(CAUTION MINOR SPOILERS)
Overview: Arca’s Path
Arca’s Path is a VR puzzle platformer developed by Rebellion. The VR experience allows for control over a icosahedron which utilizes acceleration to traverse a multitude of landscapes filled with obstacles, pitfalls, puzzles, and speed traps. Your biggest enemy will undoubtedly be yourself as you attempt to navigate the inclines of Arca’s landscapes while balancing your speed and direction.
The gameplay in Arca’s path is simple, fun, and intuitive. You’ll take control of the avatar of a young girl who is trapped inside the simulated world of Arca by a synthetic witch. It is your task to navigate various obstacles and environments while avoiding any combination of movements which cause you to fall from the landscape itself. This is accomplished by “looking” with the VR headset. Depending on the distance and direction that you cast your gaze, you can either utilize low or high speed as your avatar accelerates.
Since each landscape is different, you’ll encounter curves, half-pipes, ascending and descending planes, rotating bridges, and various other tricks that the game will employ to try and thrust you off of any given platform. The game environment itself is very relaxed so there are no lives or limited attempts. The best actual way to complete each stage is at a moderate speed and methodically. But if your any kind of gamer, you’ll find yourself trying to reconcile each stage at a high speed until you ramp off of a narrow border a few times.
In each stage you will come across numerous crystals to collect. Acquiring all of them in any given stage will unlock a time trial for that particular level for all the speed run lovers out there. Additionally, there are some light puzzles to solve which mostly comprise of adjusting movable platforms to navigate across to another area. The story mode and the time trial mode are what comprises Arca’s Path. If you are a causal gamer however, you can enjoy the story mode at any pace without feeling rushed.
Arca’s Path contains a very vague story in terms of gameplay and is pretty much only inferred through a storyboard type scene at the beginning/end of each chapter. The outline is that a young girl is trapped within a virtual world called Arca by an android witch and her avian familiar. The girl is forced to traverse the virtual world and at some point is able to combat the witch and her pet by breaking through Arca itself.
Arca uses the VR headset pretty much exclusively for all gameplay functions so the need for a controller or keyboard is pretty limited. The only other function you’ll really need another device for is to pause the game or to utilize free look mode, the latter of which I ended up using a lot of. Arca’s Path uses a lot of minute and maintained motions using the neck which may cause pain for some with medical conditions or over prolonged periods of play.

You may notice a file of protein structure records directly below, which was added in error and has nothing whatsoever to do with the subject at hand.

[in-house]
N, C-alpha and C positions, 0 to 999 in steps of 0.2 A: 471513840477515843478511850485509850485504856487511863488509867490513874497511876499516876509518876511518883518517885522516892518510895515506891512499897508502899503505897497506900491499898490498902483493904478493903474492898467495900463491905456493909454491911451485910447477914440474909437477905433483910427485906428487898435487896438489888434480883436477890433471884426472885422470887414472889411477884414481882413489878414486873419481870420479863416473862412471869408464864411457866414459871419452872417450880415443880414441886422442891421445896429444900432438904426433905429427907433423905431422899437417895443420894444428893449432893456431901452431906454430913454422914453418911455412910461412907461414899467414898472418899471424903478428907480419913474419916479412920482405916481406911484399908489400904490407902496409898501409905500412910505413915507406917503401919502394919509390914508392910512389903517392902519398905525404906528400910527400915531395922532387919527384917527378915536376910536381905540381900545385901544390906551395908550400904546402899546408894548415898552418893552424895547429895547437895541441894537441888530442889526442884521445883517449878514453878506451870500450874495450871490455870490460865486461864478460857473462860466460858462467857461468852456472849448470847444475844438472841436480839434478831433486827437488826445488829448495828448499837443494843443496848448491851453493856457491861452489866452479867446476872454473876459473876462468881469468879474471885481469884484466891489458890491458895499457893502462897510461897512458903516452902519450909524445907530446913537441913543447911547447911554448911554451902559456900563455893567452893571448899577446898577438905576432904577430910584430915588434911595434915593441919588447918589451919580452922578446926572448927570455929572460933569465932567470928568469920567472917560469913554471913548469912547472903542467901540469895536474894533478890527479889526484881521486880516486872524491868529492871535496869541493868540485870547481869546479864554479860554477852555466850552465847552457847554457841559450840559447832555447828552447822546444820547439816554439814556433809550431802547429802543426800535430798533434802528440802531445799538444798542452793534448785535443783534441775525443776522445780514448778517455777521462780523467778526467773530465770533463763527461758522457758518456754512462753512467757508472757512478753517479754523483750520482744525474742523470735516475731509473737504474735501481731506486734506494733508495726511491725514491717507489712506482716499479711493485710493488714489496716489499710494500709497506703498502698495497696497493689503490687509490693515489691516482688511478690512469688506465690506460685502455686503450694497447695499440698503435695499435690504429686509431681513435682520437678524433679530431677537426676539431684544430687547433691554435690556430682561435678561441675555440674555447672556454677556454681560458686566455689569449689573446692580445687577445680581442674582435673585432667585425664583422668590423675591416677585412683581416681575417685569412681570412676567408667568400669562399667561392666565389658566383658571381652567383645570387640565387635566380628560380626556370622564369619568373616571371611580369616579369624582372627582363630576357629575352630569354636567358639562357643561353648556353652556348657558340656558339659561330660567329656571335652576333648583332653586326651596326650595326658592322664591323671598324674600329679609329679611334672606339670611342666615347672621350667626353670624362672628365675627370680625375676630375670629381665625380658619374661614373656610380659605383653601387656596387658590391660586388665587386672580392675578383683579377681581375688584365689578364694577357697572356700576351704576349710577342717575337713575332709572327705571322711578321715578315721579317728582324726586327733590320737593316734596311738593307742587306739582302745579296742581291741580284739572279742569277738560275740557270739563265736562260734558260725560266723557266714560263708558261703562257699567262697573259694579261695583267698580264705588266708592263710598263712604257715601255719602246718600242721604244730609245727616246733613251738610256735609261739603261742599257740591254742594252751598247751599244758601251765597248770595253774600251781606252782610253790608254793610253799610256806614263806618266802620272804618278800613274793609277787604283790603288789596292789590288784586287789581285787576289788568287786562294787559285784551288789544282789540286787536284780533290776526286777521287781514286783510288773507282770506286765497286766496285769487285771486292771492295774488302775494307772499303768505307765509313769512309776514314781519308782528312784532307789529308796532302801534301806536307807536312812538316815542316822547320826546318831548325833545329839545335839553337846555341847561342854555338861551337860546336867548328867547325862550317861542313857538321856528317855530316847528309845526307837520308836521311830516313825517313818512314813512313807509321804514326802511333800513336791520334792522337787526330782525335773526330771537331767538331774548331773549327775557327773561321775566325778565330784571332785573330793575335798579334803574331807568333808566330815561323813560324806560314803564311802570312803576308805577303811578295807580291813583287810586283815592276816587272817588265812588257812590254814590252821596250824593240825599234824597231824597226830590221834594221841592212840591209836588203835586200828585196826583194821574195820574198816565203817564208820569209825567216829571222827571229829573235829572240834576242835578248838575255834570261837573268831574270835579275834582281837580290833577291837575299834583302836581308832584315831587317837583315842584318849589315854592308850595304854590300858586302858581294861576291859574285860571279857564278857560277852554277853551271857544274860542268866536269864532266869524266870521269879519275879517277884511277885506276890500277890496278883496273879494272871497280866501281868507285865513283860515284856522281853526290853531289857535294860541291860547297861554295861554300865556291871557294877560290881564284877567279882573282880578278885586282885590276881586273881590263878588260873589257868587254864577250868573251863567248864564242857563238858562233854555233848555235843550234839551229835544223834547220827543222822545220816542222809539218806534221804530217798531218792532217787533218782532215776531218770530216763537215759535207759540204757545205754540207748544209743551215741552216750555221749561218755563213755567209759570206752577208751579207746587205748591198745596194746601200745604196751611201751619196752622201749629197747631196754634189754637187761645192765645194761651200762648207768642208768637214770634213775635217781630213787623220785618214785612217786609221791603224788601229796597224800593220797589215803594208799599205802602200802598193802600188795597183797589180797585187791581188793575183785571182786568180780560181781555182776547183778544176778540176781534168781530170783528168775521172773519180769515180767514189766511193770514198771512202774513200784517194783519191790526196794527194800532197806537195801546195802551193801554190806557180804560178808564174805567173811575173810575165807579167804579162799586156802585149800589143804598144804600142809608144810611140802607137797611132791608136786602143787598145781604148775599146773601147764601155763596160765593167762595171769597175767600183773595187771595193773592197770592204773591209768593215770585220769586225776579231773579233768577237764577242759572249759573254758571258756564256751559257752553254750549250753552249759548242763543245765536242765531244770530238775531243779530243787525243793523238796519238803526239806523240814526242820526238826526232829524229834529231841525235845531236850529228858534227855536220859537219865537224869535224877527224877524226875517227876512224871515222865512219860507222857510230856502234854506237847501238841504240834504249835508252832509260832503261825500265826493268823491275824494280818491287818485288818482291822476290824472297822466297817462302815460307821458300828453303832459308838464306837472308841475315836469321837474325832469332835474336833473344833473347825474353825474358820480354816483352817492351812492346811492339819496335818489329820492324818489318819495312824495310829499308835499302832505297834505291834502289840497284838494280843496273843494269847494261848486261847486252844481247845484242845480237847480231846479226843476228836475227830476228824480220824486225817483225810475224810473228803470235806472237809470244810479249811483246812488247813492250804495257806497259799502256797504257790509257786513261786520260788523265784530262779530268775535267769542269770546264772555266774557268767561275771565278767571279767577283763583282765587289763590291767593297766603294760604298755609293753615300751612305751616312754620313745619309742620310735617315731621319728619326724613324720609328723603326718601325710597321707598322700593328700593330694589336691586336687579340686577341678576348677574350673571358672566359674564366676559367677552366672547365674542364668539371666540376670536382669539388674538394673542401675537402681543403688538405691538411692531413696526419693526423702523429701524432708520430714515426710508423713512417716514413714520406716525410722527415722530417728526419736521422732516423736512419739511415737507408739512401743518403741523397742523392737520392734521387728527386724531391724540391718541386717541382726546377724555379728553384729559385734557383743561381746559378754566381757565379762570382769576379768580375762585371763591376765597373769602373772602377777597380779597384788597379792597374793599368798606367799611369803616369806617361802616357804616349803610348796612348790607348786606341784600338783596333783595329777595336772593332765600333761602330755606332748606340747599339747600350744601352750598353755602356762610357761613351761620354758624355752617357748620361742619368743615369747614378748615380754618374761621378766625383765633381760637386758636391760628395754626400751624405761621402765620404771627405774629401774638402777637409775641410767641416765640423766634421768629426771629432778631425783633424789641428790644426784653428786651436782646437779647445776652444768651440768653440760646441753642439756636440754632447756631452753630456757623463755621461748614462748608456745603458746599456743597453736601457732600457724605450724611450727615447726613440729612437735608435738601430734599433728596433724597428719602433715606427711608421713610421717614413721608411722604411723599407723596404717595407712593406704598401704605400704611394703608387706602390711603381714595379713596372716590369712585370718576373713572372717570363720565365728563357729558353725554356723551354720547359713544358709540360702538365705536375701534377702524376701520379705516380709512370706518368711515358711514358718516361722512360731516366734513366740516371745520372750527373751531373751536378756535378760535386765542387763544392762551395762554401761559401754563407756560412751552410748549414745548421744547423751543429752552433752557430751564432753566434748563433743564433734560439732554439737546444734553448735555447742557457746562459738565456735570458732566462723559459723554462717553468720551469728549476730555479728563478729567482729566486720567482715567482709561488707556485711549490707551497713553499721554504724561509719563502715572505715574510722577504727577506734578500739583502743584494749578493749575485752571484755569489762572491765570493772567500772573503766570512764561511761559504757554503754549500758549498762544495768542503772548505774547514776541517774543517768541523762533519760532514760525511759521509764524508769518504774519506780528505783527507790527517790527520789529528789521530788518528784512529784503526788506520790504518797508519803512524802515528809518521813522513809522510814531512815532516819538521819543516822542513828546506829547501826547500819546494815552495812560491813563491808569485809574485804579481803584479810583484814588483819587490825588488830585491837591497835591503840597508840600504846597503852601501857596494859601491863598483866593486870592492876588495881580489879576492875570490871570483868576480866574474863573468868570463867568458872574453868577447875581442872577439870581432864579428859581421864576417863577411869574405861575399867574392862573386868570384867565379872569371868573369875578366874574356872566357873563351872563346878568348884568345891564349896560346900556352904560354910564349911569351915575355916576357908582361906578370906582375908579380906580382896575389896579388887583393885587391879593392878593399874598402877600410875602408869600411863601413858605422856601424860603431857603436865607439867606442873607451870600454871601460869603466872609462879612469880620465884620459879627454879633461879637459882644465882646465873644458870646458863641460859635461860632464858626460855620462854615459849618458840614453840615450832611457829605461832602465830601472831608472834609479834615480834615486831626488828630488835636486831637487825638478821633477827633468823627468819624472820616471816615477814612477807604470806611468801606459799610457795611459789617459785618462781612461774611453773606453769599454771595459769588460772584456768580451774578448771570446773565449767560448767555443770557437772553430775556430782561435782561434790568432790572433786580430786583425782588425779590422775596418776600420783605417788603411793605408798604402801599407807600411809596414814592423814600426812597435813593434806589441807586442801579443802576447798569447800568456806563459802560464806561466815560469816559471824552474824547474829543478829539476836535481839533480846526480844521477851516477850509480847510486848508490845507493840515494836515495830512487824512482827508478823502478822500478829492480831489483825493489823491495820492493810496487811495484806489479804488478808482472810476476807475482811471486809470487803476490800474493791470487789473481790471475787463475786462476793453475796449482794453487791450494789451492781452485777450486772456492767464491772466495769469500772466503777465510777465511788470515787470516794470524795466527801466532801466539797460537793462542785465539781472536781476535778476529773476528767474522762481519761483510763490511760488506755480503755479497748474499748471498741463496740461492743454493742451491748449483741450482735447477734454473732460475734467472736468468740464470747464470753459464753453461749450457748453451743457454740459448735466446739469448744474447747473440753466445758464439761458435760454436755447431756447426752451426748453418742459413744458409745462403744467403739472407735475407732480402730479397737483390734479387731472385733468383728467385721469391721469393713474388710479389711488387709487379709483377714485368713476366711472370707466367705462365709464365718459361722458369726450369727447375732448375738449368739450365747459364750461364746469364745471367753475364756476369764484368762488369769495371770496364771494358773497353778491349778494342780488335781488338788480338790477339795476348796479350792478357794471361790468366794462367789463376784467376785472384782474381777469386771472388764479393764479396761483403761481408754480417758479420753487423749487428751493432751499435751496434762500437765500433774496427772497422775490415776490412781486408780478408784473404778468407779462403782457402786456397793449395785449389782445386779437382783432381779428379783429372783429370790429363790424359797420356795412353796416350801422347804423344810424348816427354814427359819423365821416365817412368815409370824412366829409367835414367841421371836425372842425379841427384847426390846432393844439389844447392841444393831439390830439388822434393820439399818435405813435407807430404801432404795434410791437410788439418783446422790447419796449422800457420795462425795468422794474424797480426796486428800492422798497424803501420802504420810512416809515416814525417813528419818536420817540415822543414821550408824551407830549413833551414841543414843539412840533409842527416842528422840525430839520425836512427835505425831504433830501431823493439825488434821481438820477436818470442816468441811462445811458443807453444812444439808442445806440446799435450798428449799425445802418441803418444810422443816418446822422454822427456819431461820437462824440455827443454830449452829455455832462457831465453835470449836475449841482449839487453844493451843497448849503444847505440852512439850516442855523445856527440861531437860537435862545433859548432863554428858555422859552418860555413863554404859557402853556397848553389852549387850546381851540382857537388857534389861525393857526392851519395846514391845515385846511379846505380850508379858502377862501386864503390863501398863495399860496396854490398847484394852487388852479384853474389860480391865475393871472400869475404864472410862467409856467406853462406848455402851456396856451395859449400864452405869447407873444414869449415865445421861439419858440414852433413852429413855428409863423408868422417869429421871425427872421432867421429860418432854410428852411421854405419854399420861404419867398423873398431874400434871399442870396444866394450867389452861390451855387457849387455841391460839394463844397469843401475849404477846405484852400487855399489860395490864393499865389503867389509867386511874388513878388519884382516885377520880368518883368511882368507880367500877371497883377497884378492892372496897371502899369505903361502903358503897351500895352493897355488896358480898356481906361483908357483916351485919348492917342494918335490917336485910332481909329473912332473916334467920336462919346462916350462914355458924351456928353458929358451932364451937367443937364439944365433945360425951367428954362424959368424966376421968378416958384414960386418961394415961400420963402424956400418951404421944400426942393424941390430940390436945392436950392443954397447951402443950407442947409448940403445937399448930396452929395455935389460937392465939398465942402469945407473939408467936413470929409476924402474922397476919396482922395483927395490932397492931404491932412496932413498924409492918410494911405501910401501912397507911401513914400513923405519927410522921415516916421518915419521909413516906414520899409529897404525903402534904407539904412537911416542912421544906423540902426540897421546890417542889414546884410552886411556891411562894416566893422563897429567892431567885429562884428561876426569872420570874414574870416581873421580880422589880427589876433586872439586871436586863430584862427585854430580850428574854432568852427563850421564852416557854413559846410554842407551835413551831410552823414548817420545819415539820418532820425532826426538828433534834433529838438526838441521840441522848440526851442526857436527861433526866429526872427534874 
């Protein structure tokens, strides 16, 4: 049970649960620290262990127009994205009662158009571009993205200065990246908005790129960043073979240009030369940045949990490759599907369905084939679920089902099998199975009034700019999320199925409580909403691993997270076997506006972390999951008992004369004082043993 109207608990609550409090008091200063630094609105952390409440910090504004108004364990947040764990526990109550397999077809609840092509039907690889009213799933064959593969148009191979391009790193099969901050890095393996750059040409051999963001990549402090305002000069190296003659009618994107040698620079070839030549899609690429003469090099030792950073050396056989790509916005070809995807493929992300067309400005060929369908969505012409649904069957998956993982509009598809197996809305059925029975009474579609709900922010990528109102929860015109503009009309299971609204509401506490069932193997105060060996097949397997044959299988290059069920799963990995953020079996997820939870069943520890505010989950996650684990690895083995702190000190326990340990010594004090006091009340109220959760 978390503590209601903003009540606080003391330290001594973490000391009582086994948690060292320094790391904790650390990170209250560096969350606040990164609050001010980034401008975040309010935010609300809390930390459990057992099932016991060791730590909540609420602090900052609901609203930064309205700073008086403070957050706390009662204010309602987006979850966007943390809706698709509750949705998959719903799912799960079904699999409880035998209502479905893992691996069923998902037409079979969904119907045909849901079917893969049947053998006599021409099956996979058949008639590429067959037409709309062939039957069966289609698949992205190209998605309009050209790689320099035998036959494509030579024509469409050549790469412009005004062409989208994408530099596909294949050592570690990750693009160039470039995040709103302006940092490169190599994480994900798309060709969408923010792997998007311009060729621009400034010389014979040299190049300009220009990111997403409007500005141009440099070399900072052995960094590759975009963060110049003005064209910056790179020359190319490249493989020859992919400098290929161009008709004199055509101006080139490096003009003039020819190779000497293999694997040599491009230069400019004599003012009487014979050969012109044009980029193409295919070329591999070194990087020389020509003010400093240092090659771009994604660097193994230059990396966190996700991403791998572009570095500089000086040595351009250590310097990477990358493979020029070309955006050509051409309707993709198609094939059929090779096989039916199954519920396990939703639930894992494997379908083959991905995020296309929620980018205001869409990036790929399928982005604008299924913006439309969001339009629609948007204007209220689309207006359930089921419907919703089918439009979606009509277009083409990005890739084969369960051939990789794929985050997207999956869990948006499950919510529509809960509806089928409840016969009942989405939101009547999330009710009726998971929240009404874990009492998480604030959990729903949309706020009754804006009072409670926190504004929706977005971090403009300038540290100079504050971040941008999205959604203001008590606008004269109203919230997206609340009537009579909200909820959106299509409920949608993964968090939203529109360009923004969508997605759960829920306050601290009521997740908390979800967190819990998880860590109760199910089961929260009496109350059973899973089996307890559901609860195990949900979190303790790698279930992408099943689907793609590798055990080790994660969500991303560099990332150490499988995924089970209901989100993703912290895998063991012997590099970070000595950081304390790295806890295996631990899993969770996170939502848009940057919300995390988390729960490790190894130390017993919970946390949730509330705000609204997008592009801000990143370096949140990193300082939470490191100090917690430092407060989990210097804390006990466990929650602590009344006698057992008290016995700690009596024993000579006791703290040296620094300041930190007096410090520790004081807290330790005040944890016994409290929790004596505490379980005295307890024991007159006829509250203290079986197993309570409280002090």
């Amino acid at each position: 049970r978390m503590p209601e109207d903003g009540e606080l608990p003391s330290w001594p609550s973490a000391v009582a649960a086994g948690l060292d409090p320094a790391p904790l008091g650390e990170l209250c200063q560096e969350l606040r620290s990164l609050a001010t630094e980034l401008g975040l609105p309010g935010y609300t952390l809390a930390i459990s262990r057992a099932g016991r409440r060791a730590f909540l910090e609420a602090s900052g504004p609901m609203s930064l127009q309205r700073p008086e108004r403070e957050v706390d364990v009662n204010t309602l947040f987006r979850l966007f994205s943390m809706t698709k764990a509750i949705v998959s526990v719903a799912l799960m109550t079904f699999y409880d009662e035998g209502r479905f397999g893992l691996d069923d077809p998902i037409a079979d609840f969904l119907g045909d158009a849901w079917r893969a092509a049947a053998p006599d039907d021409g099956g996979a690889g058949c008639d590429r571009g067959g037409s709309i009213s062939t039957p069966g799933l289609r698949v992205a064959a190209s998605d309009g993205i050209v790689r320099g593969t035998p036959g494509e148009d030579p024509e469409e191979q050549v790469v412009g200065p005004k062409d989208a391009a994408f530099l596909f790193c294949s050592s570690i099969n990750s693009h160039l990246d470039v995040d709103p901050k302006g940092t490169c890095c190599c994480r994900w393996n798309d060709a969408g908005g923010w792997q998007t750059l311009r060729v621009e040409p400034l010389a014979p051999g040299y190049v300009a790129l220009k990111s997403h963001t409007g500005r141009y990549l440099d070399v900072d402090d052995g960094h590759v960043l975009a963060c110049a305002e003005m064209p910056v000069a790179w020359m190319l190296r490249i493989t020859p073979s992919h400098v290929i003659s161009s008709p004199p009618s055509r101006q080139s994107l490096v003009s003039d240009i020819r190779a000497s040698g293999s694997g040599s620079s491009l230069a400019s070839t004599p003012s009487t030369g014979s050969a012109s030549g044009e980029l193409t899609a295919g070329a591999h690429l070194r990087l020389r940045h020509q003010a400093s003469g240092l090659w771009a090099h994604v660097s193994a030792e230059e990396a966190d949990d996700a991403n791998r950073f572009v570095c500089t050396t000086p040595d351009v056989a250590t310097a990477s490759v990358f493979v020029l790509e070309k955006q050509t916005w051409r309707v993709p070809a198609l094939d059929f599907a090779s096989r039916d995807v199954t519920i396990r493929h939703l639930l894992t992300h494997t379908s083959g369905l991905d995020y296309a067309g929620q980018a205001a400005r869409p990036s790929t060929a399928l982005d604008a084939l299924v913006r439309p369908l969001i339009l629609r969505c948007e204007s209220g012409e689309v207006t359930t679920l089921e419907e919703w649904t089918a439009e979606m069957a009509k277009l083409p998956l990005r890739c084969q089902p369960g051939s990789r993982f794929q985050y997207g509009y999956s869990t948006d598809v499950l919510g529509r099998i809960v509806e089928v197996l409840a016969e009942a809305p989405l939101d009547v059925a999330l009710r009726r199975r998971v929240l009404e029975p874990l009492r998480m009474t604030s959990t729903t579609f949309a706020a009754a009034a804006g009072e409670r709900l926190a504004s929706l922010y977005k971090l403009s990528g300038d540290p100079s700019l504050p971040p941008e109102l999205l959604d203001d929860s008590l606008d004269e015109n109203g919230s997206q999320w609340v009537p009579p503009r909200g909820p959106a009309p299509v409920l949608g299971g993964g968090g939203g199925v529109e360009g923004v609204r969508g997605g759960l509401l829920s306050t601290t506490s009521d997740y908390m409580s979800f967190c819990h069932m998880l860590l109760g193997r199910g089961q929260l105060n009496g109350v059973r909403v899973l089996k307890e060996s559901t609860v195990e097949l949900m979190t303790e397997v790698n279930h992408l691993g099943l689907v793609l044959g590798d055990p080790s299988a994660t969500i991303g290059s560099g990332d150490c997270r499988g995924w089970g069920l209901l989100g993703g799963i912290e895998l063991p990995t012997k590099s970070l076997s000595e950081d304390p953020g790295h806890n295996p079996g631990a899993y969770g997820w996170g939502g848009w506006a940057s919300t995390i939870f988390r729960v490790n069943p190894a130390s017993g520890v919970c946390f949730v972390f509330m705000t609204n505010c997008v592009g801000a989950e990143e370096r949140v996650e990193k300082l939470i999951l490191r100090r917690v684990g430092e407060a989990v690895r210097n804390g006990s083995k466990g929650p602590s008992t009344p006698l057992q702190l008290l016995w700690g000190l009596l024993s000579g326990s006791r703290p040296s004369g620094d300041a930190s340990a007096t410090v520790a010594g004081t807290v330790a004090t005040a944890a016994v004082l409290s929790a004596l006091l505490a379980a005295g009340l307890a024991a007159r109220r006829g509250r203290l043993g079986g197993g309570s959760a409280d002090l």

You control the avatar by looking at a direction that is off center of the avatar itself. This causes acceleration based on how far away your marker is. Place the marker under the avatar and you stop, place it far away and you speed up quickly. Since the game clings to physics fairly well, uneven planes will cause an increase or decrease in speed and will limit your directional control if you are going too fast. Ultimately the game is easy to pick up for all skill levels but mastery of movement may take some time.
The environments of Arca’s Path are lush and enjoyable to look at. The colors, shapes, and backgrounds caused me to enter free look mode to admire them on many occasions. Story board animations were visually enjoyable as well but were sparse. Many of the items within each level would pop up in a sort of stop motion paper craft manner which was different and fun to watch. My only issue with some of the 3d objects is that the vast majority of them are clipped through by the avatar. While this doesn’t seem like a big deal a lot of them are sizeable in comparison to the avatar and there are many other objects which cause impact. They aren’t hard to tell apart but it did give a misrepresented feeling of a virtual world.
The sounds at every turn were crisp and had a wide range. Across the various chapter themes many ambient noises that set an appropriate atmospheric tone which helped to blend the reality of art and visuals. There were only a few active sounds to help cue in the movement of objects and level adjustments but all of them were on time and helped with physical navigation without obstruction.
The soundtrack was composed by electronic musician Raffertie and was one of my favorite aspects of Arca’s Path. He uses a wide range of synth and effects to create a unique track for each chapter which range from ambient and calm to downright Silent Hill. And though the story is not too intermixed with the narrative, the soundtrack really helps sell the digital world of Arca.
Ultimately Arca’s Path is a fun VR experience that is not too difficult for anyone new to VR and provides enough fine control to be an enjoyable platformer to veterans. The lush visuals and synth audio setting makes you feel like you are traveling through a virtual world yourself. And even though the story was light for my tastes, the setting it fosters was still entertaining. Arca’s Path is a short game, and will only provide about 5-8 hours of entertainment for most gamers, but it was definitely a fun time and I hope to see more in this same vein.